Sentimental Journey, Part 2 (Electric Boogaloo)

When last we met, we were in Milford, Pennsylvania, basking in the glow of the early morning neon while on our way to my wife’s ancestral home in the Catskills. Still traveling the back roads into the town of Matamoras, we crossed the Delaware in to New York. The bridge to the town of Port Jervis is one of those steel grate jobs, the older kind that makes you change lanes against your will. By the time we landed in New York we both needed dramamines but we soldiered on, undeterred.

I could have continued on US 209, which would have been longer, but decided to get on NY 42, which was more direct. I was convinced we wouldn’t see anything along this section, but I comforted myself with the knowledge that I had gotten some good stuff in Milford. And almost immediately as I started to think that, something came into view that made my poor heart beat.

“Oh, my…” Laura said.

A beat-up motel. One of those places that seems to only exist for long-term clients. But a nice old sign at the top, rusting at the edges:


Laura gets excited as she stares it down, but I see something else as I look around for some place to pull over: the motel is not alone. Up on the hill sits another building, a large, three-story faded beauty that looks more like an old plantation than something you’d see in upstate New York. And topping it, another neon sign, which has the matching Alexander name:

alexander-hotel alexander-hotel-close

From the little I can gather on the interwebs, this was originally called the Raymar Hotel, and it opened in the late 1800’s. It’s in the town of Sparrowbush, and it was an antique shop for a time, but it has since closed and remains vacant.

The motel, however, is still going, and really looks like the motels of yesteryear:



We moved on, and here’s the good news: we made it up to the house where Laura was born. We took some shots outside (pardon me for not sharing, but we wanted to keep this part private) and saw that no one seemed to be home. Laura was quietly devastated. She wanted to go inside the old house in the worst way. So we decided to go next door to see if anyone there knew anything about who lived there now and if they would be back. As we did, a couple with a baby came walking down the old country road. Laura asked them about the house, showed them the yellowing pictures she had.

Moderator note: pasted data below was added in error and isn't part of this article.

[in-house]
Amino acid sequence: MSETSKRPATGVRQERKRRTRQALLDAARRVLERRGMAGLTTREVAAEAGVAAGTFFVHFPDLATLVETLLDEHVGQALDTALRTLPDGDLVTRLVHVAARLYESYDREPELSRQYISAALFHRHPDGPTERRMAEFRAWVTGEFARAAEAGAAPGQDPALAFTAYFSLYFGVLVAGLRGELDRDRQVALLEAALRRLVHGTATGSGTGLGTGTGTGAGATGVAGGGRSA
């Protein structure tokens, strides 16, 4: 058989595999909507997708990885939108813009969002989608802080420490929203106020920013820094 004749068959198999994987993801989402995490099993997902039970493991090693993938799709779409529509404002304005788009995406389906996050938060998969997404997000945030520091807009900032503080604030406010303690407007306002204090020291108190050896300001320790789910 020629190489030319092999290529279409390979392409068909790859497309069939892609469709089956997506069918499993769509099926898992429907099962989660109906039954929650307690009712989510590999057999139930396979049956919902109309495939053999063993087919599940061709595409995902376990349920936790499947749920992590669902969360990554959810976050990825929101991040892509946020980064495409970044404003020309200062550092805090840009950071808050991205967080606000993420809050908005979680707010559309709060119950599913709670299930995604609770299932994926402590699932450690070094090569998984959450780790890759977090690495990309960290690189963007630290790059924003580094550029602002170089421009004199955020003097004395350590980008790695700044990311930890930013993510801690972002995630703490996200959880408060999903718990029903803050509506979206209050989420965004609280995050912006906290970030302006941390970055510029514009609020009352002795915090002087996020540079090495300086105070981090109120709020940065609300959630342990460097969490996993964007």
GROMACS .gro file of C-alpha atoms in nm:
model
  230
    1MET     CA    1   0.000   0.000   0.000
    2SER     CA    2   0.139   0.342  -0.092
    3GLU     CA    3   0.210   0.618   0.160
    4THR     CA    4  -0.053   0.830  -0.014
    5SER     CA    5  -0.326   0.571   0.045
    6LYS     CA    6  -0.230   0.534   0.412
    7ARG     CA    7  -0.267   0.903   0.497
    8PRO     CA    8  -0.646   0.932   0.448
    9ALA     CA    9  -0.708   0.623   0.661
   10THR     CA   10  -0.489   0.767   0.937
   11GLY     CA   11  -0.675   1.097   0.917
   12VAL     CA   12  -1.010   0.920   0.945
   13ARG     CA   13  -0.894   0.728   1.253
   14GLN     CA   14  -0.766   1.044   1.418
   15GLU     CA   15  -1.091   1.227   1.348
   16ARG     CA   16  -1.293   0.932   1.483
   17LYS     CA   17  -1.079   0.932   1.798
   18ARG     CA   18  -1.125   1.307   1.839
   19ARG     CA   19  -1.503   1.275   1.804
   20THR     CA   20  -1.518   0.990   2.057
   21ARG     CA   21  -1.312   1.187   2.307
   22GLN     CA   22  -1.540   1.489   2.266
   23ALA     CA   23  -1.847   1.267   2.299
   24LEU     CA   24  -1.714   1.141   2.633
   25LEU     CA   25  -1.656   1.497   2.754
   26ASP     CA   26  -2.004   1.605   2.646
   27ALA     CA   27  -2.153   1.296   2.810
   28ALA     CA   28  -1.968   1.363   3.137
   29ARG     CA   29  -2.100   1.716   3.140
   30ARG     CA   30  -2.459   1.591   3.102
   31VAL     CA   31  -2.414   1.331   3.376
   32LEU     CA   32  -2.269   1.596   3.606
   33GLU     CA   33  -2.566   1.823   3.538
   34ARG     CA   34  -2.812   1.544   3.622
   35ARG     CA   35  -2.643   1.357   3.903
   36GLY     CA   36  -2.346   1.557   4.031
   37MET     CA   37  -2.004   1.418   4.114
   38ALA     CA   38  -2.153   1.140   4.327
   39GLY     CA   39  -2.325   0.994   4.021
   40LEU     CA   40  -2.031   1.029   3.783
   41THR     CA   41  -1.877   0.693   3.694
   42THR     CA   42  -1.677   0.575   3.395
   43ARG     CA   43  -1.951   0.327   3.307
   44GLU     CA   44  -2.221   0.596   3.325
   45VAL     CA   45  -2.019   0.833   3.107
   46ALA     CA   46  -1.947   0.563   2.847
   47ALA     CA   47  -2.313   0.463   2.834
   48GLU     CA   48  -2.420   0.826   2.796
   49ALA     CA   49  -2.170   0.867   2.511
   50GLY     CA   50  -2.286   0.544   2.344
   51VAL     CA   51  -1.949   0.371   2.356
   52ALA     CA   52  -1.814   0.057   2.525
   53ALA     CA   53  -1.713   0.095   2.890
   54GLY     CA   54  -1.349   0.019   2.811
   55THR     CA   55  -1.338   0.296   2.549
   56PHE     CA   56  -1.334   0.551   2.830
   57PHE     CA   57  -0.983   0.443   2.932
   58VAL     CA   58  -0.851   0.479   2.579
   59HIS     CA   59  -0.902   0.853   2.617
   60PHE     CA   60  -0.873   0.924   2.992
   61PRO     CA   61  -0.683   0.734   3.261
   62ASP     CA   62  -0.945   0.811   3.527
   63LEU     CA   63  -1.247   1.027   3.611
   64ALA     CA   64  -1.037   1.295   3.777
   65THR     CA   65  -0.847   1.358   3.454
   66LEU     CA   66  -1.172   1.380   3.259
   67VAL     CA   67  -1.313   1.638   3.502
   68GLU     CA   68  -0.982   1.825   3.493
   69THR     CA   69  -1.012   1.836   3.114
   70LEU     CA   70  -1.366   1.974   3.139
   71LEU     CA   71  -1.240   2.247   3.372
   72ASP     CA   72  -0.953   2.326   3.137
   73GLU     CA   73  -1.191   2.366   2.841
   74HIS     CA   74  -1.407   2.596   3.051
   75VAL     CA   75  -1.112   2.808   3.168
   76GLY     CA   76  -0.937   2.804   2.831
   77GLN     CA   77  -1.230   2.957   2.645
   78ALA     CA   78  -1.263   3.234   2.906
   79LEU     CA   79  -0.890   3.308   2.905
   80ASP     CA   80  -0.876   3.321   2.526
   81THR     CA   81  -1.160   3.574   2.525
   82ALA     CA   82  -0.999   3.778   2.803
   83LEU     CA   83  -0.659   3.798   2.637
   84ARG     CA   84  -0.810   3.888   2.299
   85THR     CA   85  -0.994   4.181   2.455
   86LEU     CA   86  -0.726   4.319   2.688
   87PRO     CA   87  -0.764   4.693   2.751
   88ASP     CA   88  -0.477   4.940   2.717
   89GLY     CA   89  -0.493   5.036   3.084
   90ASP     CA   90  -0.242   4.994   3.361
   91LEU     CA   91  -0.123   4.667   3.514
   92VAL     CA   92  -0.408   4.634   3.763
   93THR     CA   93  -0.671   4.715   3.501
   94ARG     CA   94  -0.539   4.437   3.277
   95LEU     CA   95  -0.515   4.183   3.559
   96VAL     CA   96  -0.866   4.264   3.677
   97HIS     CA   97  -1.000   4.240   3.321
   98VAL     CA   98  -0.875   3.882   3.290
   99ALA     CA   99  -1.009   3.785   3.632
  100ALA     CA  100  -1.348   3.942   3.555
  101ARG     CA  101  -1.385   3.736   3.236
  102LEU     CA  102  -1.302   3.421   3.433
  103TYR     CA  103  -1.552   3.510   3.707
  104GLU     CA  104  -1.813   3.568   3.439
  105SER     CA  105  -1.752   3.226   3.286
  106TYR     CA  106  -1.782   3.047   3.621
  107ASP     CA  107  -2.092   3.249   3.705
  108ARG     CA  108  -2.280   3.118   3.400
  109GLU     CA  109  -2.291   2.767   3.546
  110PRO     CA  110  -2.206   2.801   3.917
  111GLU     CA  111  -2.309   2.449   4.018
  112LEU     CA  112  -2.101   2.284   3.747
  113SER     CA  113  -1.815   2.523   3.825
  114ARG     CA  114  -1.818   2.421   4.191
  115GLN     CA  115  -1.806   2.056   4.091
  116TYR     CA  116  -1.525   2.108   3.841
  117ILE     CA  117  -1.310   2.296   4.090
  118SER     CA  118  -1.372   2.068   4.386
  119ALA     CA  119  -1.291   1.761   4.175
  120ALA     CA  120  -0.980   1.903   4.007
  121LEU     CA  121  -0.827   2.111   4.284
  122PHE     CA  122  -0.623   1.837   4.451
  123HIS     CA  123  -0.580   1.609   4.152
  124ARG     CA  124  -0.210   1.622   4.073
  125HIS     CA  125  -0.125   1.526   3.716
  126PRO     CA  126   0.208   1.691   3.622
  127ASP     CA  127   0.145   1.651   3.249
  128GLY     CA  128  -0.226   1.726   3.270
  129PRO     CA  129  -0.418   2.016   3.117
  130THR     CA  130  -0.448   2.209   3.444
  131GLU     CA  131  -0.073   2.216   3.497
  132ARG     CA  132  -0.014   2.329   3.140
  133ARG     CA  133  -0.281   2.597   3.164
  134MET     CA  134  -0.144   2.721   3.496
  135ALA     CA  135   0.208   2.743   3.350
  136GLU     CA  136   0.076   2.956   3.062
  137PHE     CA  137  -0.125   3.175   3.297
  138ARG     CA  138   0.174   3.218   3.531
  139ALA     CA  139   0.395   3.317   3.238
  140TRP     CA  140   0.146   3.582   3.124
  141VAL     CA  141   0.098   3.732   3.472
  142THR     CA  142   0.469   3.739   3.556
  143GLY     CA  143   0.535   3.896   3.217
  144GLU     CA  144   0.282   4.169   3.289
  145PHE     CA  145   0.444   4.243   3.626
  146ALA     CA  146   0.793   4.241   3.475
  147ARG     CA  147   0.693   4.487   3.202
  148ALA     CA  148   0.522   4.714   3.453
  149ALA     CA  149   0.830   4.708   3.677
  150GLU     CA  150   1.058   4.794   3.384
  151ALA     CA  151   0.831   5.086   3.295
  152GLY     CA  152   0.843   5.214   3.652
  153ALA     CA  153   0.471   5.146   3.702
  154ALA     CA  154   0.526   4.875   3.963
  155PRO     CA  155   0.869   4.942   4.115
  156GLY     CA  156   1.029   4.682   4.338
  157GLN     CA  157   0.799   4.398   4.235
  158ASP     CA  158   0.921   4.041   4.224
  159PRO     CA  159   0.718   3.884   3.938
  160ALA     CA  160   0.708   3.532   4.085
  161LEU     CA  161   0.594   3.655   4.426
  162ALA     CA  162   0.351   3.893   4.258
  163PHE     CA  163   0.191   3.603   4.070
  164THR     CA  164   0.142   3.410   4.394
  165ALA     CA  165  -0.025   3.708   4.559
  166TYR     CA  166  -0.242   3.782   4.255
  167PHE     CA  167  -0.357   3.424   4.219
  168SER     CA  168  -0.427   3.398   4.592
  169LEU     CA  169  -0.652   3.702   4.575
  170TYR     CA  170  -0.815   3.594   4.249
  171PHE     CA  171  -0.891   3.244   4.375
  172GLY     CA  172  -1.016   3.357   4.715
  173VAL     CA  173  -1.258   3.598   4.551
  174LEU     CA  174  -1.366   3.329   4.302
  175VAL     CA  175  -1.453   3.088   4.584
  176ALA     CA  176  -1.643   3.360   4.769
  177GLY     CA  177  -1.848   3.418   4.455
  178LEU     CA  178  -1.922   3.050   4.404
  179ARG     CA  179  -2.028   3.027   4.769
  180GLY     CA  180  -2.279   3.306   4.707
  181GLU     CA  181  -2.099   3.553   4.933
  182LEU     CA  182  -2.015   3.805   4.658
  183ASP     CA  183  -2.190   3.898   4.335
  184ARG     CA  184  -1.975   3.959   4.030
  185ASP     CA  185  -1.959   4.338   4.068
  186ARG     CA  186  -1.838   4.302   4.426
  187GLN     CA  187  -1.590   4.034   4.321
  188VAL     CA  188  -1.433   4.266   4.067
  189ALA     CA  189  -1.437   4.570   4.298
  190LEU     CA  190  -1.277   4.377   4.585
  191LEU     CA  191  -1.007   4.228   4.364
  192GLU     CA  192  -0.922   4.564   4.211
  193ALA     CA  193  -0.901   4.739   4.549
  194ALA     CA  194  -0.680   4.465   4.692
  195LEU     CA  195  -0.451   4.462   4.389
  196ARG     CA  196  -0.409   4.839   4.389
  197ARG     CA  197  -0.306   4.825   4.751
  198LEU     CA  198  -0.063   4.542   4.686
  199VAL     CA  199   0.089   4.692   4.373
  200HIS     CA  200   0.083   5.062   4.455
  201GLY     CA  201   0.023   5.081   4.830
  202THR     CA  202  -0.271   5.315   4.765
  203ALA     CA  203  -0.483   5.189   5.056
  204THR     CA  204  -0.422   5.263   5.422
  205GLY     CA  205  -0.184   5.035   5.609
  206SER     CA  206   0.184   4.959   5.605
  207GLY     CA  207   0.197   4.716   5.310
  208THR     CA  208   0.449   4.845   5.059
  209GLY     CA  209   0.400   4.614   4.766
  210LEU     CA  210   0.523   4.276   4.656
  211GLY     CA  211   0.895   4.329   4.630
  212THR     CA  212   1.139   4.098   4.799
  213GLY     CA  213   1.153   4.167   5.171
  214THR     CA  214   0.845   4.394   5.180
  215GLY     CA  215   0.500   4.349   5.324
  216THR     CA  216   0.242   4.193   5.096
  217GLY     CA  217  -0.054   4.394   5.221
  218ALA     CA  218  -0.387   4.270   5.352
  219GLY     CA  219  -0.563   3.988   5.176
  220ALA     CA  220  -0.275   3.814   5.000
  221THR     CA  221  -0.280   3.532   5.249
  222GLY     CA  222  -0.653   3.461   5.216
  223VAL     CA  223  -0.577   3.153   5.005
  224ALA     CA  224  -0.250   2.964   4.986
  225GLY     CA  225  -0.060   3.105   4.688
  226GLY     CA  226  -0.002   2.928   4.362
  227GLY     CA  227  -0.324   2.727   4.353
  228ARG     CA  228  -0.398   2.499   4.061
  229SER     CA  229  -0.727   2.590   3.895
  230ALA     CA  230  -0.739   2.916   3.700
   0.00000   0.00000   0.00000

“You mean, this house?” the woman said, and pointed at it. We nodded. “That’s the house we’re renting this weekend!”

So the upshot is this: not only did we get to go inside, but we discovered that we can rent the house for a weekend if we want to. Laura was shaking her head in disbelief the whole weekend.

The bad news: there was some festival going on in the town of Liberty on July 4th (go figure) and the sign shots I planned to take didn’t materialize. But, I’ve added those signs to my new section: Scott’s Online To-Do List. If you see anything on there, or better yet, if you don’t see anything on there that you think I should get, please leave a comment!

More signs to come from this trip, when I crossed off my first sign from the to-do list…

Sentimental Journey

My wife grew up on a farm in Central Pennsylvania, but before her family moved there, they lived in the Catskill region of New York. She was born in a hospital in Monticello, and for the first two years of her life she lived in an old house that sat along the banks of the Neversink River. She had never been back since the day they moved, and she only knew her first house from a set of yellowing photographs that her father kept.

“We’re so close,” she said one day. “We really should go. On the way up to your parents. It’s not that far out of the way, is it?”